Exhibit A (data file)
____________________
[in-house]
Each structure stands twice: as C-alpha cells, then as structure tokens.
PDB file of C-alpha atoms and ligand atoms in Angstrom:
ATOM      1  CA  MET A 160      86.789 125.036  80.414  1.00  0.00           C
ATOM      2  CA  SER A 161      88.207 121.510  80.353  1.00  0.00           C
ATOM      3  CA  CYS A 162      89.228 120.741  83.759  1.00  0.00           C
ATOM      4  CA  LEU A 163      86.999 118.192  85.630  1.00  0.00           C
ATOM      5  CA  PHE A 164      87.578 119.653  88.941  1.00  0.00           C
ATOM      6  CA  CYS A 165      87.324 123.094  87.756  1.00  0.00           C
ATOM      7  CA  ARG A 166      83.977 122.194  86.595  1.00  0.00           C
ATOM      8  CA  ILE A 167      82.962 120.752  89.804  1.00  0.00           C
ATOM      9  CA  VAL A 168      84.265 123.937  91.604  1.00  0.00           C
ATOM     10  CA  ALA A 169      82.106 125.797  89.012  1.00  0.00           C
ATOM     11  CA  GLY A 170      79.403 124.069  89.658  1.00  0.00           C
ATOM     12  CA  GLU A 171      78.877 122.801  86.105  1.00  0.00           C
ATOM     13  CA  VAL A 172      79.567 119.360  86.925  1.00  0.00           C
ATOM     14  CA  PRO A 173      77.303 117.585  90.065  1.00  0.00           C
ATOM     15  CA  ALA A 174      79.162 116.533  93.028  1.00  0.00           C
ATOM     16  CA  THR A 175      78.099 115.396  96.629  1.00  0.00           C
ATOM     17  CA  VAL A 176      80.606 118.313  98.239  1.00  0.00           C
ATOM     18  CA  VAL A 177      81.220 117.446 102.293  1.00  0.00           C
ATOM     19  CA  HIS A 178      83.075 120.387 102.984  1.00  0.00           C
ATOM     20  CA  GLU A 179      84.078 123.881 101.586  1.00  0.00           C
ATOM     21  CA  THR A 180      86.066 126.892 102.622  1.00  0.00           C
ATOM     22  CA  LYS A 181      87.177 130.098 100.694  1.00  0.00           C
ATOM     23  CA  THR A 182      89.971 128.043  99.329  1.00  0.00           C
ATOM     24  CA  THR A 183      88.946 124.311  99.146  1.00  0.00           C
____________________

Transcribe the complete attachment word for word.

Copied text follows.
[in-house]
Each structure stands twice: as C-alpha cells, then as structure tokens.
PDB file of C-alpha atoms and ligand atoms in Angstrom:
ATOM      1  CA  MET A 160      86.789 125.036  80.414  1.00  0.00           C
ATOM      2  CA  SER A 161      88.207 121.510  80.353  1.00  0.00           C
ATOM      3  CA  CYS A 162      89.228 120.741  83.759  1.00  0.00           C
ATOM      4  CA  LEU A 163      86.999 118.192  85.630  1.00  0.00           C
ATOM      5  CA  PHE A 164      87.578 119.653  88.941  1.00  0.00           C
ATOM      6  CA  CYS A 165      87.324 123.094  87.756  1.00  0.00           C
ATOM      7  CA  ARG A 166      83.977 122.194  86.595  1.00  0.00           C
ATOM      8  CA  ILE A 167      82.962 120.752  89.804  1.00  0.00           C
ATOM      9  CA  VAL A 168      84.265 123.937  91.604  1.00  0.00           C
ATOM     10  CA  ALA A 169      82.106 125.797  89.012  1.00  0.00           C
ATOM     11  CA  GLY A 170      79.403 124.069  89.658  1.00  0.00           C
ATOM     12  CA  GLU A 171      78.877 122.801  86.105  1.00  0.00           C
ATOM     13  CA  VAL A 172      79.567 119.360  86.925  1.00  0.00           C
ATOM     14  CA  PRO A 173      77.303 117.585  90.065  1.00  0.00           C
ATOM     15  CA  ALA A 174      79.162 116.533  93.028  1.00  0.00           C
ATOM     16  CA  THR A 175      78.099 115.396  96.629  1.00  0.00           C
ATOM     17  CA  VAL A 176      80.606 118.313  98.239  1.00  0.00           C
ATOM     18  CA  VAL A 177      81.220 117.446 102.293  1.00  0.00           C
ATOM     19  CA  HIS A 178      83.075 120.387 102.984  1.00  0.00           C
ATOM     20  CA  GLU A 179      84.078 123.881 101.586  1.00  0.00           C
ATOM     21  CA  THR A 180      86.066 126.892 102.622  1.00  0.00           C
ATOM     22  CA  LYS A 181      87.177 130.098 100.694  1.00  0.00           C
ATOM     23  CA  THR A 182      89.971 128.043  99.329  1.00  0.00           C
ATOM     24  CA  THR A 183      88.946 124.311  99.146  1.00  0.00           C